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Sweet wine responses

15 Dec 2004 by JR
Yehuda Shapiro, France:

In this weekend's FT you suggested we need a better term than 'sweet wine' or 'dessert wine'. In Montpellier the other week I came across a menu of 'vins moelleux'. Sounded (and tasted) good to me. 'Moelleux' is a wonderfully French word, so hopefully people would be dissuaded from attempting to find the English equivalent.

Erica de Graaff-Hunter, Mallorca, Spain:

Re your fascinating article in Saturday's FT on sweet wines: Since I cannot get any of those mentioned here - and couldn't afford £70 a bottle, if I could! - can you recommend a comparable Sauternes-type Spanish wine?  I have experimented, but disastrously. They were all horrid; insipid and sickly sweet. Many thanks in advance, and also for all the help and advice!

Ignacio Gomez Montejo, Spain:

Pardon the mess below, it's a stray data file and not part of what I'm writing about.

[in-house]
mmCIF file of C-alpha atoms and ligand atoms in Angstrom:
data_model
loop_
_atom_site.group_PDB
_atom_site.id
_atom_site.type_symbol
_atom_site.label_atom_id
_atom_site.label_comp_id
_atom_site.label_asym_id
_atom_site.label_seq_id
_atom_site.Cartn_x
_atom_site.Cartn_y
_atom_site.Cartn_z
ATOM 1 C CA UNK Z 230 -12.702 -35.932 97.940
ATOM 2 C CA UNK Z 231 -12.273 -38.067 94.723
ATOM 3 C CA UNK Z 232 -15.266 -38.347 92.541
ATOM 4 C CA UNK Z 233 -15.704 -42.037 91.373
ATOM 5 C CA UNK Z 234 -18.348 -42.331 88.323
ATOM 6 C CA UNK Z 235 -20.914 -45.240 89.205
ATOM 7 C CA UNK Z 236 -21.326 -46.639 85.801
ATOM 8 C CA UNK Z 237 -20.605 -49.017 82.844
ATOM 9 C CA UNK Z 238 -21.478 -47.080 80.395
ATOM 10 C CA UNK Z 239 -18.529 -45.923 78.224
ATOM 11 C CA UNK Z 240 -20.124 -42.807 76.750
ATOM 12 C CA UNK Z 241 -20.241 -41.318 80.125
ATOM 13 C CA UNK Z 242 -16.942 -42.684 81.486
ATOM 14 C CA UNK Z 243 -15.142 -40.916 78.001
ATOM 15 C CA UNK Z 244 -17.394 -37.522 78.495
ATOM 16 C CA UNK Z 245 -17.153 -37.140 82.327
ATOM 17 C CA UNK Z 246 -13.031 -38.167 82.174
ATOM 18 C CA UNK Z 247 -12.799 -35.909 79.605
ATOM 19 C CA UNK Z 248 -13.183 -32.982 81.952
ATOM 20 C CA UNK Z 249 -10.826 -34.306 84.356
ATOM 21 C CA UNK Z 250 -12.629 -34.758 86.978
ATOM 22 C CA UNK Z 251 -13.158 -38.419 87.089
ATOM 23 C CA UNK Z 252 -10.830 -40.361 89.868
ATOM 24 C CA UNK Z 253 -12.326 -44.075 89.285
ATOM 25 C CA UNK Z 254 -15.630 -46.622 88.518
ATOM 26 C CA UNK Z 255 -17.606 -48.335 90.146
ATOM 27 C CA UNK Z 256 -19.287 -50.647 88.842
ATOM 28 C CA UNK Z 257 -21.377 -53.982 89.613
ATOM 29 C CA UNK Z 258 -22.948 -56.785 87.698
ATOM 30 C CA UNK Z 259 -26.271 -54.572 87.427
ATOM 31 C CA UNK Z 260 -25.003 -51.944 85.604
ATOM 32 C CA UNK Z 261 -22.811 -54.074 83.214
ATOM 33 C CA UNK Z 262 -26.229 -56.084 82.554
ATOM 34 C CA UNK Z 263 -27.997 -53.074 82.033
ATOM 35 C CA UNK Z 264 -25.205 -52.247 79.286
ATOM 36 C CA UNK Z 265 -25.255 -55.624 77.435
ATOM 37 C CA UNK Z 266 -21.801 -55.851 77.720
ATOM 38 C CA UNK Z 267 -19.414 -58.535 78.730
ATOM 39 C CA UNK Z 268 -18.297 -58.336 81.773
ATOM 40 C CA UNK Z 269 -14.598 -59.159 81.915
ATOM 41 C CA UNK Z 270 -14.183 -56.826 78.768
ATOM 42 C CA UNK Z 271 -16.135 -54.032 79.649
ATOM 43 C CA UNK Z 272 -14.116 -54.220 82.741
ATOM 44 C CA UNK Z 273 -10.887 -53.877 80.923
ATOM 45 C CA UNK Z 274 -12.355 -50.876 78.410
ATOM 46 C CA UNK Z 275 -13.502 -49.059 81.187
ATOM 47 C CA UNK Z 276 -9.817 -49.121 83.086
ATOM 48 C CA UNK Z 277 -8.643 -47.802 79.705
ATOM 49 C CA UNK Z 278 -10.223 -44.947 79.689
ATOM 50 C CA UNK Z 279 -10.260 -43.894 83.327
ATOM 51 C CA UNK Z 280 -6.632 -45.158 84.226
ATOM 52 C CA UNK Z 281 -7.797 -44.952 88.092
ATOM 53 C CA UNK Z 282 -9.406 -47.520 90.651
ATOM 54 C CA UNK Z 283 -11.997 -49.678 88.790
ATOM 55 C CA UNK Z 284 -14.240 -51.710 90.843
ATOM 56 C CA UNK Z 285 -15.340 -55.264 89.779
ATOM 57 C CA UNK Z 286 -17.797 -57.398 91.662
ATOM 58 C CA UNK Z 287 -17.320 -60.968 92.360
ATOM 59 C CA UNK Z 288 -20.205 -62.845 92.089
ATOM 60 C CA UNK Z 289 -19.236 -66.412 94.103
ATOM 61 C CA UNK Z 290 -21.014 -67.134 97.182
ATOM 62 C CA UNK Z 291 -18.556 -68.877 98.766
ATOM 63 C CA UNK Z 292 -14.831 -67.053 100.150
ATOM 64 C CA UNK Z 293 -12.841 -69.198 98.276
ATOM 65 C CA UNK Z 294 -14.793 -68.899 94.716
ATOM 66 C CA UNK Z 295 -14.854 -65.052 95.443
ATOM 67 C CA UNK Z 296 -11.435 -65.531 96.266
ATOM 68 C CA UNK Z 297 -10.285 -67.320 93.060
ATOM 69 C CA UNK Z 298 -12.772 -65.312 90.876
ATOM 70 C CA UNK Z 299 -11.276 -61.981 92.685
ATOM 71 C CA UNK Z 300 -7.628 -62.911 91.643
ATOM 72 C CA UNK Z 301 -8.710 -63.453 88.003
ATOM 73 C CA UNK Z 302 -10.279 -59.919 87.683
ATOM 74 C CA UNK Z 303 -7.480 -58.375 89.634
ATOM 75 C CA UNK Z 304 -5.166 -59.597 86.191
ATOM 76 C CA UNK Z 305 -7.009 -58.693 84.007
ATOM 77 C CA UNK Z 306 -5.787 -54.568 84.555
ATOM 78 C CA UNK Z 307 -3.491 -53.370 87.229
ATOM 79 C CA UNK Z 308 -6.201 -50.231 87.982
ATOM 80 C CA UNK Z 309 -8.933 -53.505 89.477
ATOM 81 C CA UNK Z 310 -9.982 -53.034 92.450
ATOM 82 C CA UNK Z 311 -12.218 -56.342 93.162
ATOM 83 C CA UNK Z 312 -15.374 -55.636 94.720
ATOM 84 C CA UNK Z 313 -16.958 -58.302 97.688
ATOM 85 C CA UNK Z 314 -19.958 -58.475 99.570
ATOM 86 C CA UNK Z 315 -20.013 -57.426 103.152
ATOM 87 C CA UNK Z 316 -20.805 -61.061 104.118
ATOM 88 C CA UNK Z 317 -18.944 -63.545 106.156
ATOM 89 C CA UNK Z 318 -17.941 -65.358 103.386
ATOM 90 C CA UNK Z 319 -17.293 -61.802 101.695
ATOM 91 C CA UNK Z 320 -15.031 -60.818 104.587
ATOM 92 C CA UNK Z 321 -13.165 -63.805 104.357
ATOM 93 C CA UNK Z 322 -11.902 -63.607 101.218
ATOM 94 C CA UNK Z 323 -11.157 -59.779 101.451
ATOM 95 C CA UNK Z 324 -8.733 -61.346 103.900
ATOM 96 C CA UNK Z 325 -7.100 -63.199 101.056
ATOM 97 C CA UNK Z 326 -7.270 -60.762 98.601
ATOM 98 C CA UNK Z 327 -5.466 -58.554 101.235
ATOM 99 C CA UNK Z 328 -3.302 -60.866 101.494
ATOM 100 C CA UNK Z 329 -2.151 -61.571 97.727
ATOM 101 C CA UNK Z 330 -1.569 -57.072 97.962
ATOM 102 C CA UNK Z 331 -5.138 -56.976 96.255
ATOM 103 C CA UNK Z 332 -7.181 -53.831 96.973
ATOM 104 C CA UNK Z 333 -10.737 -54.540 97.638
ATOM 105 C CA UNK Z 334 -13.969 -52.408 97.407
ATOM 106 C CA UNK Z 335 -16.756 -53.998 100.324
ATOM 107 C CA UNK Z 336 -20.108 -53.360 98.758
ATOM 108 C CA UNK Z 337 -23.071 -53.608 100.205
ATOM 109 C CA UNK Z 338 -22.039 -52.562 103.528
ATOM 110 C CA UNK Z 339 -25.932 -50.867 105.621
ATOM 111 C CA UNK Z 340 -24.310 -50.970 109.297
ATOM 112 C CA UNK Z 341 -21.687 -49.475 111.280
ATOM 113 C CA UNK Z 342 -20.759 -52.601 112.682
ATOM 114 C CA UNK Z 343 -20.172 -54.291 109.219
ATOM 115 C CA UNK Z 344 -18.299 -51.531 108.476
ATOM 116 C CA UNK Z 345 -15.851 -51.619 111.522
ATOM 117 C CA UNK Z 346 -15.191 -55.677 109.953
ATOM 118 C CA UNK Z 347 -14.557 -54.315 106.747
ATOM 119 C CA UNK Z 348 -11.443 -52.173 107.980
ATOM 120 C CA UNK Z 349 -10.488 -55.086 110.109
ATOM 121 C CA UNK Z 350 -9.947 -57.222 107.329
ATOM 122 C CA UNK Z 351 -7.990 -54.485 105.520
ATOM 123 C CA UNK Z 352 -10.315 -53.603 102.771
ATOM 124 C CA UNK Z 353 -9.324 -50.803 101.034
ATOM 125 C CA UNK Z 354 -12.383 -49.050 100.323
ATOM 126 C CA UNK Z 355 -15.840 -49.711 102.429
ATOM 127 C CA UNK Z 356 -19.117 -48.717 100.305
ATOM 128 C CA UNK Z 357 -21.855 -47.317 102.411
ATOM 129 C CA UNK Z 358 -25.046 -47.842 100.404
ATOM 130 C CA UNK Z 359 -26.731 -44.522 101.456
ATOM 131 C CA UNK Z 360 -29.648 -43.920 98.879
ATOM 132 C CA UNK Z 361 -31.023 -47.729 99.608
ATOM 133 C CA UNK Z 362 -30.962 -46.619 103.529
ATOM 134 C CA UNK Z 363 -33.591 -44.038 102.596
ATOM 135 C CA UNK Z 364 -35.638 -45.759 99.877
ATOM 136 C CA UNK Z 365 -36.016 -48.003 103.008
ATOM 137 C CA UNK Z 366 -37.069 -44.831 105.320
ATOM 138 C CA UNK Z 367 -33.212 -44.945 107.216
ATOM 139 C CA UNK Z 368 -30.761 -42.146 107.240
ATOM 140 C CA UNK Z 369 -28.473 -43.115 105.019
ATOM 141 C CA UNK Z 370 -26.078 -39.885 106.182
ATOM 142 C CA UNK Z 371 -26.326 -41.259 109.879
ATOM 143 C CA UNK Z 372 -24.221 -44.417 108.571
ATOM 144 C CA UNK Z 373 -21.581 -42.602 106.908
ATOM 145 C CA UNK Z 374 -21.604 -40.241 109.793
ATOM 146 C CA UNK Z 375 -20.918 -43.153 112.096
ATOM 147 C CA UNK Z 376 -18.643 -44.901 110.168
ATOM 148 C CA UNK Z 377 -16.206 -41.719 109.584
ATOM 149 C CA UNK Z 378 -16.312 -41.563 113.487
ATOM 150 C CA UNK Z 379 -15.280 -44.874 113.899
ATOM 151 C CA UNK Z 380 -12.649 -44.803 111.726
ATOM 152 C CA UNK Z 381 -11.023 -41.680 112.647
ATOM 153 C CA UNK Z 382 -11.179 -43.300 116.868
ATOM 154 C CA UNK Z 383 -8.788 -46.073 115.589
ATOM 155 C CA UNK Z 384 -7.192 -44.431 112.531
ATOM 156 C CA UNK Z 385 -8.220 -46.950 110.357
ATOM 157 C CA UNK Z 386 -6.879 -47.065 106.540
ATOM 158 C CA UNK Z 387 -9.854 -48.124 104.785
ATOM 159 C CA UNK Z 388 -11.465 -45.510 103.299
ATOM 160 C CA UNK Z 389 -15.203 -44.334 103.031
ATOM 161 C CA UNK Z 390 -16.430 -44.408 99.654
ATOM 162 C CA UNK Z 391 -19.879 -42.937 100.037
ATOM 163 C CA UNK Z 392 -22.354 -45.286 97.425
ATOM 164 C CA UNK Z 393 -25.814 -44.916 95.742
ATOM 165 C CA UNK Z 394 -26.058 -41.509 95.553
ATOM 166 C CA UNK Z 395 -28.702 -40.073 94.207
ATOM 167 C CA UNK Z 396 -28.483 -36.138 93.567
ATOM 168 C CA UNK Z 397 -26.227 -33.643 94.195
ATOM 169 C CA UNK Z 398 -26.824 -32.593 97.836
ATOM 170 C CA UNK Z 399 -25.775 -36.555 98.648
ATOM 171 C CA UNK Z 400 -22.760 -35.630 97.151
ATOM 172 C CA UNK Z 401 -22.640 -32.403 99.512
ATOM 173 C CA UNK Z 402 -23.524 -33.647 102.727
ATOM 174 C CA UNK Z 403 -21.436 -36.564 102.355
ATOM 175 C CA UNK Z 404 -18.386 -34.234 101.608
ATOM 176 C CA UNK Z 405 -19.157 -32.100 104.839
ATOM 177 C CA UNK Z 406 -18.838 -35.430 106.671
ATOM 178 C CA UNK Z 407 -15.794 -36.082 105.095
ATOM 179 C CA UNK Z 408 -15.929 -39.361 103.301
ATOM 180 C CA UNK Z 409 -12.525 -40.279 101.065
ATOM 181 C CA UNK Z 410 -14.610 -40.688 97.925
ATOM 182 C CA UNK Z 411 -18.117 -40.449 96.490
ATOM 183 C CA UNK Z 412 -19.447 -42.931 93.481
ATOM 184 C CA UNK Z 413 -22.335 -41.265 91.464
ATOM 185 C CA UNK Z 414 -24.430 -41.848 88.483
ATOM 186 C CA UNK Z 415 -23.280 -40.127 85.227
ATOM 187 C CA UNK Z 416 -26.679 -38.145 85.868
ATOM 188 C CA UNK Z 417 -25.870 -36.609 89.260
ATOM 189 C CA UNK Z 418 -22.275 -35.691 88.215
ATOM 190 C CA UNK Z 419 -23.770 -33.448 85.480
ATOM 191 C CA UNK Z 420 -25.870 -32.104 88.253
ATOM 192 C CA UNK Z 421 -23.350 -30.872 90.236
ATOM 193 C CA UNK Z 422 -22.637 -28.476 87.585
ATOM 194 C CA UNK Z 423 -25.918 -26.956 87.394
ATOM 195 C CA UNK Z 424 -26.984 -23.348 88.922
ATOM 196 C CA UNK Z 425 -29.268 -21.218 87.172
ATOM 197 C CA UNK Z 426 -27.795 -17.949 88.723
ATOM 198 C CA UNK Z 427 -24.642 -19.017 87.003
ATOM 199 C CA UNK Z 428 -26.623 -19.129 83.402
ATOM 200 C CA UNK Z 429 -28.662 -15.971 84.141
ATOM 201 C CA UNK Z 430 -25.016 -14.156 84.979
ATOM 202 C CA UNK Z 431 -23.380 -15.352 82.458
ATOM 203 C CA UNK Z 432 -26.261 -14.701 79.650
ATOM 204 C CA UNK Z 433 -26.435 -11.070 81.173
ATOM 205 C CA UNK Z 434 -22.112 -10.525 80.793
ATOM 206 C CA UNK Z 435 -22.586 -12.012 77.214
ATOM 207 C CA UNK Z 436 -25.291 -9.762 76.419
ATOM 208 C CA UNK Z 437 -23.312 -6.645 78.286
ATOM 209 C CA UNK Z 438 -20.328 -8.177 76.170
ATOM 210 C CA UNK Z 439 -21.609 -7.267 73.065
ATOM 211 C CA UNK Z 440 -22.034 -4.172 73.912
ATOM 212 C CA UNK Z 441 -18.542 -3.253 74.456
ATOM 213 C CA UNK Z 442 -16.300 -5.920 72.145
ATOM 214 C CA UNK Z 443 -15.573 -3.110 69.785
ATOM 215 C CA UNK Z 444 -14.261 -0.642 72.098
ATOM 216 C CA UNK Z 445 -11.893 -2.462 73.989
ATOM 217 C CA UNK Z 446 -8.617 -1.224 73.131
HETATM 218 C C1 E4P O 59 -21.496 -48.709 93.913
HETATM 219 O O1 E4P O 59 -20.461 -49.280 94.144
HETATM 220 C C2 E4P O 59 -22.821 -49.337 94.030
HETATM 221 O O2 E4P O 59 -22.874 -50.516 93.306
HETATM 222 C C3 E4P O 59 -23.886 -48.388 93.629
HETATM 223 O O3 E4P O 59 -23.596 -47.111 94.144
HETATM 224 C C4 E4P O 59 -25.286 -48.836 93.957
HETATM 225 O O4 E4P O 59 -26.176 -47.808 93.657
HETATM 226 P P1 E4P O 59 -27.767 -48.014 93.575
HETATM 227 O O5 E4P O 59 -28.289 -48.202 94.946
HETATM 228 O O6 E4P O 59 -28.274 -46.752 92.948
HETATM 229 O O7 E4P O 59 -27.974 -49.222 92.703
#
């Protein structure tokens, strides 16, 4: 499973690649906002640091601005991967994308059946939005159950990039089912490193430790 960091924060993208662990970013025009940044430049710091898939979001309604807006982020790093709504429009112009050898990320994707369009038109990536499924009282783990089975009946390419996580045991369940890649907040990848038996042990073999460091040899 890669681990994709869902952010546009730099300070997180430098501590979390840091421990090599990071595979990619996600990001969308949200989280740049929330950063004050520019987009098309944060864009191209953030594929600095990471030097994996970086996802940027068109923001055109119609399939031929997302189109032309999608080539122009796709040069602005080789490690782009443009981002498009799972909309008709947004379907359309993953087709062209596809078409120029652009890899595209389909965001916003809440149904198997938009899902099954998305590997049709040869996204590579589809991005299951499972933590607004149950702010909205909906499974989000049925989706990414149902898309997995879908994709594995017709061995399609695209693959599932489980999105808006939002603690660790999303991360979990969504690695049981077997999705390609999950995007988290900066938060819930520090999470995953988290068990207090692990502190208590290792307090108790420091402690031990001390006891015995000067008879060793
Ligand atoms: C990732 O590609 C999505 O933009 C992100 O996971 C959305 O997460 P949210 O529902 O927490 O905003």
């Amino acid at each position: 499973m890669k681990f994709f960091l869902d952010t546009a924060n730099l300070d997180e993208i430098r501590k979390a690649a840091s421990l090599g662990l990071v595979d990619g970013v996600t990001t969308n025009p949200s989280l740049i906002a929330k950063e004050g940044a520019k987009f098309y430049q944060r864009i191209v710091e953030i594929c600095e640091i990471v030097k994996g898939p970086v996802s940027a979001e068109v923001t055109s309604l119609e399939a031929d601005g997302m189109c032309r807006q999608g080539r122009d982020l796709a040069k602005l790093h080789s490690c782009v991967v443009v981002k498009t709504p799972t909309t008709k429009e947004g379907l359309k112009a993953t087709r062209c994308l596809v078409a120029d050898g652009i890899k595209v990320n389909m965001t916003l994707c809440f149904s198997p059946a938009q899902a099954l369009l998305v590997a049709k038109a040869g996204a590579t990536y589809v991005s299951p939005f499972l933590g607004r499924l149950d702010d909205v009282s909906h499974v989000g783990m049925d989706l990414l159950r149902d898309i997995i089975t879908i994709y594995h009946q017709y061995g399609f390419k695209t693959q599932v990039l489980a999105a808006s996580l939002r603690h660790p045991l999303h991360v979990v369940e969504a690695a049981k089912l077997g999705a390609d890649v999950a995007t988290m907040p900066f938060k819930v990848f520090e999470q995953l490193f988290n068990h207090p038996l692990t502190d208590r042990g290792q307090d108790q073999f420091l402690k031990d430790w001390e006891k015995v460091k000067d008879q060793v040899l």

Very good your column today in the FT.  A pity you did not mention the Spanish Pedro Ximenez sweet wine, which at a typical price of 8 euros a bottle is probably much better value than most of the others you mention. 

Phil Roberts, Singapore:

Your article in this weekend's FT on sweet whites was timely: these versatile wines are seriously undervalued by most wine drinkers. The producers have a lot of work to do. Wine drinkers need to be made aware that fine botrytised whites bear as much likeness to sugared white confections as, well, fine wine to plonk.

A few years ago I was fortunate to dine at Ch Nairac. The fact that it was a glorious summer's evening helped no doubt, but was only incidental. The meal consisted of four courses:

  • A chilled vichysoisse

  • Pate de foie gras